Mots-clefs: academic libraries,   

    L’espace documentaire en restructuration : l’évolution des services des bibliothèques universitaires :

    « Le catalogue occupe une place privilégiée dans l’offre de service des bibliothèques universitaires, pivot de l’intermédiation. Depuis 10 ans, il traverse une crise grave, voyant les usagers le délaisser à la faveur des moteurs de recherche généralistes. Le web, plus qu’un sérieux concurrent, devance aujourd’hui les systèmes d’information documentaires, et devient le point d’entrée principal pour la recherche d’information. Les bibliothèques tentent de structurer un espace documentaire qui soit habité par les usagers, au sein duquel se développe l’offre de service, mais celle-ci se présente encore comme une série de silos inertes, sans grande possibilité de navigation, malgré de considérables efforts d’ingénierie et des pistes d’évolution vers les outils de découverte. La profession, consciente de cette crise profonde, après avoir accusé les remous occasionnés par la dimension disruptive du numérique, cherche des moyens pour adapter et diversifier son offre, fluidifier la diffusion de l’information, et se réinvente un rôle d’intermédiation en cherchant à tirer profit des nouvelles pratiques des usagers, de leurs nouvelles attentes, et de nouvelles perspectives. Les bibliothèques placent leur espoir dans de nouveaux modèles de données, tentent d’y ajouter un niveau d’abstraction favorisant les liaisons avec l’univers de la connaissance. L’évolution vers le web sémantique semble une opportunité à saisir pour valoriser les collections et les rendre exploitables dans un autre contexte, au prix d’importants efforts que cette analyse tente de mesurer. Une approche constructiviste fondée sur l’observation participante et le recueil de données offre une vision issue de l’intérieur de la communauté des bibliothèques sur l’évolution des catalogues et des outils d’intermédiation, et ouvre des perspectives sur leurs enjeux. »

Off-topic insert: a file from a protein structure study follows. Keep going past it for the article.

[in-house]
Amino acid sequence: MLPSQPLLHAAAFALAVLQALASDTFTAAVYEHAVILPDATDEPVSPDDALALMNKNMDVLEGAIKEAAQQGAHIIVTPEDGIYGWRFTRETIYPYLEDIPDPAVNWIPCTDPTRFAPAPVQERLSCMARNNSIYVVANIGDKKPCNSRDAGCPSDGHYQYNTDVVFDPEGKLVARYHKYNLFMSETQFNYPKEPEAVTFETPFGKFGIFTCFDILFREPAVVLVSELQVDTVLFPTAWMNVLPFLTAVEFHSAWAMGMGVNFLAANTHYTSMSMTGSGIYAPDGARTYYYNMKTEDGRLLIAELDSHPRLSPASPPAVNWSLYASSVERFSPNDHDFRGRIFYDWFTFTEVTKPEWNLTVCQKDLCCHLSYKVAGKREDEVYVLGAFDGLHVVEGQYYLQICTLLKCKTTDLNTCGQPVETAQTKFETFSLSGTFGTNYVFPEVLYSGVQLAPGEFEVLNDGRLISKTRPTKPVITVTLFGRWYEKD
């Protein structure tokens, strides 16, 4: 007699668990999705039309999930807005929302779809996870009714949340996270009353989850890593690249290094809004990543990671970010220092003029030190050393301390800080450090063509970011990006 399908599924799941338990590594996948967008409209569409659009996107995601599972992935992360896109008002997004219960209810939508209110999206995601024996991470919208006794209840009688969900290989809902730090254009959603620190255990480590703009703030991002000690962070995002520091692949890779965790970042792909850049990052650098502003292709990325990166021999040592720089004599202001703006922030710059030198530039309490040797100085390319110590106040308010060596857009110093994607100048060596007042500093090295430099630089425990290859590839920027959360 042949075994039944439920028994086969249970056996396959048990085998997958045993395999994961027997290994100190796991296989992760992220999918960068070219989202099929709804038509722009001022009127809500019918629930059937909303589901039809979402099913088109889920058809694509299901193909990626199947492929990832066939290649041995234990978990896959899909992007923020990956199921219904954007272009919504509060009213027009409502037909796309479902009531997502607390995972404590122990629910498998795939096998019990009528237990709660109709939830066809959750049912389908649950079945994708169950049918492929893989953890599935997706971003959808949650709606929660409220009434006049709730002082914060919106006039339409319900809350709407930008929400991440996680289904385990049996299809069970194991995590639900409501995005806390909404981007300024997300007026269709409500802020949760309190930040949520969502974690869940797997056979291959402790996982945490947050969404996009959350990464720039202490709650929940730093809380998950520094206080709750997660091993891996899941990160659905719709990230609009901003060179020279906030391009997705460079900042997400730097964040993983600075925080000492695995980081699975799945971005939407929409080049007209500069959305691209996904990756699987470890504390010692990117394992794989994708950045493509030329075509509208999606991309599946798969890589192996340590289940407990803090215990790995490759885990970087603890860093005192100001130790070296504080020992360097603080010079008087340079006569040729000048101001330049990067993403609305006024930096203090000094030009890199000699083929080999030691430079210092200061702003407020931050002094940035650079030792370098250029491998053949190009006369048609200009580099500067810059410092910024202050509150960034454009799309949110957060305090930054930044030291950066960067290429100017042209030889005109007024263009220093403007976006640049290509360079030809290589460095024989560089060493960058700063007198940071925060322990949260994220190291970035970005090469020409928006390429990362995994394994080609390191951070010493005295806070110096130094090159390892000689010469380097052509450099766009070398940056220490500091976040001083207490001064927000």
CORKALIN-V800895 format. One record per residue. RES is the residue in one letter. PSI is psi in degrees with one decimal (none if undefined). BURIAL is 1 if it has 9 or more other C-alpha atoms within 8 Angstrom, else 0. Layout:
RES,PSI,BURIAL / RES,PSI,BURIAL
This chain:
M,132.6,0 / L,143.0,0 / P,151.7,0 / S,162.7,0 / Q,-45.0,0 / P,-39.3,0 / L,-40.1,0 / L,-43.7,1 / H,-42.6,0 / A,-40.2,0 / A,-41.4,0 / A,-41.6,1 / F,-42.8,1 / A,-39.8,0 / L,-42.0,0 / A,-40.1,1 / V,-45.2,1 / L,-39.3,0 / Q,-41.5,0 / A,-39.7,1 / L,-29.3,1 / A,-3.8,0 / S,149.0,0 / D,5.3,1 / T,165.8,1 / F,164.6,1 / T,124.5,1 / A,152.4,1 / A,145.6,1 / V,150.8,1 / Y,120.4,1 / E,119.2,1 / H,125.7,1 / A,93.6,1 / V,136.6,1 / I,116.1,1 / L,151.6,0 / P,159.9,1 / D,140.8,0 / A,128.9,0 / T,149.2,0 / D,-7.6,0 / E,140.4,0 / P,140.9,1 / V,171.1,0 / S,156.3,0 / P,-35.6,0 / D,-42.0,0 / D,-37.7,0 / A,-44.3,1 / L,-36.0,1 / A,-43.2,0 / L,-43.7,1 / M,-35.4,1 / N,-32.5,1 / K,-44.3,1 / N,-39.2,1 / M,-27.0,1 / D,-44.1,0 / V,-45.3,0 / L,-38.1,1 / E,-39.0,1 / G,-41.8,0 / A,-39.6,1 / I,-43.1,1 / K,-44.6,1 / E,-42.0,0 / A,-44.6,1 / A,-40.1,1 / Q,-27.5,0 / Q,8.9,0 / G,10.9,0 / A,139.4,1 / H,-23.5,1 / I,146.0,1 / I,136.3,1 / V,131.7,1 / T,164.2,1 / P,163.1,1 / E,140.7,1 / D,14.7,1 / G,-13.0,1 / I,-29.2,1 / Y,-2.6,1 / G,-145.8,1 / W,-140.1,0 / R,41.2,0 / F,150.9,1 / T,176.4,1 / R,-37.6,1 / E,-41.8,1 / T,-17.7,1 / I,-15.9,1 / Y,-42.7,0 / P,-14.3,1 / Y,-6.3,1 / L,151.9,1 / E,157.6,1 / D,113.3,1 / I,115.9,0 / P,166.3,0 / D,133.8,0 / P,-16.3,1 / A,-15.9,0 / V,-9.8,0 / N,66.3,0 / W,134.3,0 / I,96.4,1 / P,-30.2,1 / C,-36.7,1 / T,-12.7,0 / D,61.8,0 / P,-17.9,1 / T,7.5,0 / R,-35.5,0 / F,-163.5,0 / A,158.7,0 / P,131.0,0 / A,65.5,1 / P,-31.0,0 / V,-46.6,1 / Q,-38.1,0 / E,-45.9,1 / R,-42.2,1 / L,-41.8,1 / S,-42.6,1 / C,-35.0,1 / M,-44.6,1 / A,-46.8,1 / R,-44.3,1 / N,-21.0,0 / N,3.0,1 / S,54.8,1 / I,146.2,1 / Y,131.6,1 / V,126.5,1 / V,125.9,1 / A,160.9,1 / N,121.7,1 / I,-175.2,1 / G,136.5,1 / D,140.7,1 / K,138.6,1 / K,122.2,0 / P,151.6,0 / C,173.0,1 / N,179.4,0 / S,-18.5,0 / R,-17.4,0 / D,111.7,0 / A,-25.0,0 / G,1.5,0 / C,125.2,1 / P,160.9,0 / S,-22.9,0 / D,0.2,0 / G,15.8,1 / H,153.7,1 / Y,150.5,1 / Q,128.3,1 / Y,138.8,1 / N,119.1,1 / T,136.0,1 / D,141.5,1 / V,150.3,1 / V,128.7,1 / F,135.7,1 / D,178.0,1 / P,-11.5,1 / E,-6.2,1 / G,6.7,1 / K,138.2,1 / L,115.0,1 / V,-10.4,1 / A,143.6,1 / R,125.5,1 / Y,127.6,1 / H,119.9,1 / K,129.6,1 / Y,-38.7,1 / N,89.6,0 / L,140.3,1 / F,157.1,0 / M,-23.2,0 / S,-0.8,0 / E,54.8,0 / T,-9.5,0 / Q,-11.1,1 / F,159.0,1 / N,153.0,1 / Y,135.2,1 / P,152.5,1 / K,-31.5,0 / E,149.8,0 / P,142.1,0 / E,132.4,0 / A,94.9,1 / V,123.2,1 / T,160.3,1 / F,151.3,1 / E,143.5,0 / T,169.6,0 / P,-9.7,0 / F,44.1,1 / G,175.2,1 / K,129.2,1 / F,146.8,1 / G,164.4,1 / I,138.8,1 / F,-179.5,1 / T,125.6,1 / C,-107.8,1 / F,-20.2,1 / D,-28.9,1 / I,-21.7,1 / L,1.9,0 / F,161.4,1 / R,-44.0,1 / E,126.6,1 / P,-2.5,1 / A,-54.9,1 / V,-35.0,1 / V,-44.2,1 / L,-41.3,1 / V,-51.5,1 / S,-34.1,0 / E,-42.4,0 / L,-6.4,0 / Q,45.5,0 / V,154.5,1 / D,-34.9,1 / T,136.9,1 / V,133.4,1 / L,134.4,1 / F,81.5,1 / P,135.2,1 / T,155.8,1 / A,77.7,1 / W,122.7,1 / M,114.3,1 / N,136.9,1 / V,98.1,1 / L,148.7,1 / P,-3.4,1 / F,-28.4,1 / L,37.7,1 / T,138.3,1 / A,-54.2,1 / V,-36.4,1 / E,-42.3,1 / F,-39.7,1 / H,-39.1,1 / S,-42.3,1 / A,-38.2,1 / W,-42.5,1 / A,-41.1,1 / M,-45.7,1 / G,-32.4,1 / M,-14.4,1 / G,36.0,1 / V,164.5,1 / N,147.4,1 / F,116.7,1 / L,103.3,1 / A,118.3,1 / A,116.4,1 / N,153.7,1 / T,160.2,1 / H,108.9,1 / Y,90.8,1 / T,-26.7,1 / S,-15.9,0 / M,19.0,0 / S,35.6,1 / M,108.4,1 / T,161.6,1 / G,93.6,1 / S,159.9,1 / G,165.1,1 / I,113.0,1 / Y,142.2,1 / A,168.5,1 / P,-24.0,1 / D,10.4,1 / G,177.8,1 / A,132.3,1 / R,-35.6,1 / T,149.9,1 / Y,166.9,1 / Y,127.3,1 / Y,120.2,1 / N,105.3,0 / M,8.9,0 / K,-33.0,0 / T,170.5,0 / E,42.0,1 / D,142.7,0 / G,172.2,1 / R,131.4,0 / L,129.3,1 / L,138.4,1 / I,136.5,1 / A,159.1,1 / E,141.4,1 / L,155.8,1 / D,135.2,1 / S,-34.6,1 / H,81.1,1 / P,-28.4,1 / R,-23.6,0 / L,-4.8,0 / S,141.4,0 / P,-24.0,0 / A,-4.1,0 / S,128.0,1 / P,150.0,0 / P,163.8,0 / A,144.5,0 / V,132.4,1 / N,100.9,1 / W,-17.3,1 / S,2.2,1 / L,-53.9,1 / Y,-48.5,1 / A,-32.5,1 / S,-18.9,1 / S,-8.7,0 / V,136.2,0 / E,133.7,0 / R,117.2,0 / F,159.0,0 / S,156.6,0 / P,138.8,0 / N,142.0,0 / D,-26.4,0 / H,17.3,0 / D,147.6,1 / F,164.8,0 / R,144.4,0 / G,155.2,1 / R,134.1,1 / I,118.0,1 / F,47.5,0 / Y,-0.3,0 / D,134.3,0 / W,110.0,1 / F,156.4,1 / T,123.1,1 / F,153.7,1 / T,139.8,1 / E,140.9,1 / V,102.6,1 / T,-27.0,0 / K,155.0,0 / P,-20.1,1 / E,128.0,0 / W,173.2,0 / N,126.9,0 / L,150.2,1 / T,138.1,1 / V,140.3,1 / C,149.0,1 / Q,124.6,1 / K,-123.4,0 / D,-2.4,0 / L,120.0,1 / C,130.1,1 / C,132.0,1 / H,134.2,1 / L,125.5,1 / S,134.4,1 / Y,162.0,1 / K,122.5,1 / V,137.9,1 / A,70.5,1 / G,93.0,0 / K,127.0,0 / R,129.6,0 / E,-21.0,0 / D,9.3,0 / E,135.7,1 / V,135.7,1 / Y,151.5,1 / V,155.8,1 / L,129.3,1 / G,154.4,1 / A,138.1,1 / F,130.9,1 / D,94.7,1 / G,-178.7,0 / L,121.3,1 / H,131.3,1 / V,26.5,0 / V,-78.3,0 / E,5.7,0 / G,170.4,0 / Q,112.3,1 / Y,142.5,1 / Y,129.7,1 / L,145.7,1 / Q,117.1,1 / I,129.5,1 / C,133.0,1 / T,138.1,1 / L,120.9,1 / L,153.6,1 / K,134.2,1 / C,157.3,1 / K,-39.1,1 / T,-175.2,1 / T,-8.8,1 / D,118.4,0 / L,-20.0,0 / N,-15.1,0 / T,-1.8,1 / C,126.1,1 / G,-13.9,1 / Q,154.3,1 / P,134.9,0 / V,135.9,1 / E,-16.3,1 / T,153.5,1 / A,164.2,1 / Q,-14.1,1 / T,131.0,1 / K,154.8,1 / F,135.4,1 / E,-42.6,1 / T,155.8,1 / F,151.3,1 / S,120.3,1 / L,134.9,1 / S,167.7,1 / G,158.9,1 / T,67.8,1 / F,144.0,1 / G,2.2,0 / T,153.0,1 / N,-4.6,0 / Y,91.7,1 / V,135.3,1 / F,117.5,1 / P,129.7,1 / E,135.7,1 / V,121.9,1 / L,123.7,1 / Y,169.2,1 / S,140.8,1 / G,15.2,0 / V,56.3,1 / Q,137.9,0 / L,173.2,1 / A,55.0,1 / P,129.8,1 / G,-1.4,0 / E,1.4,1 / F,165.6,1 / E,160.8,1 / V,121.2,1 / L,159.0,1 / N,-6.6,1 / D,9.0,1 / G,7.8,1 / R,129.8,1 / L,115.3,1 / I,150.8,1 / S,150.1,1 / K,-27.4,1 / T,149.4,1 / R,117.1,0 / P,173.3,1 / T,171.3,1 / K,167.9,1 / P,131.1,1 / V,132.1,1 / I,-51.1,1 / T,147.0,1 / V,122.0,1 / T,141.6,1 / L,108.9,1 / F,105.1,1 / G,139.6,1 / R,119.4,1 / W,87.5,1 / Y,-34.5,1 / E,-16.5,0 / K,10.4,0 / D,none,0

« The catalog takes up a special position in the supply of services of academic libraries, as a pivot for the intermediary between users and information professionals who carry the responsibility for building up collections. For 10 years, through a serious crisis, they’ve been seeing their patrons preferring the general or commercial search engines. The Web is more than a serious competitor today, ahead of the document information systems, and became the main access point for information retrieval. Libraries are trying to structure an information space that is temporarily or permanently inhabited by users, in which the service offering is developed, but it is still presented as a series of silos, with few opportunities of navigation between them despite considerable engineering efforts and a perspective of evolution towards discovery tools. The profession, having become aware of this deep crisis after accusing eddies caused by the breakdown of the digital switch, looking for ways to adapt and diversify its offering, streamlines the dissemination of information, and reinvents its roles, trying to take advantage of new practices of users, new expectations and new prospects. Libraries put their hope in new data models, trying to add a level of abstraction promoting links with the world of knowledge. The evolution towards the Semantic Web seems to be a valuable opportunity to enhance the collections and make them usable in another context, at the expense of significant efforts sized up by this analysis. A constructivist approach based on participant observation and data collection offers a vision of the outcome within the library community on the development of catalogs and intermediation tools, and an outlook on their issues. »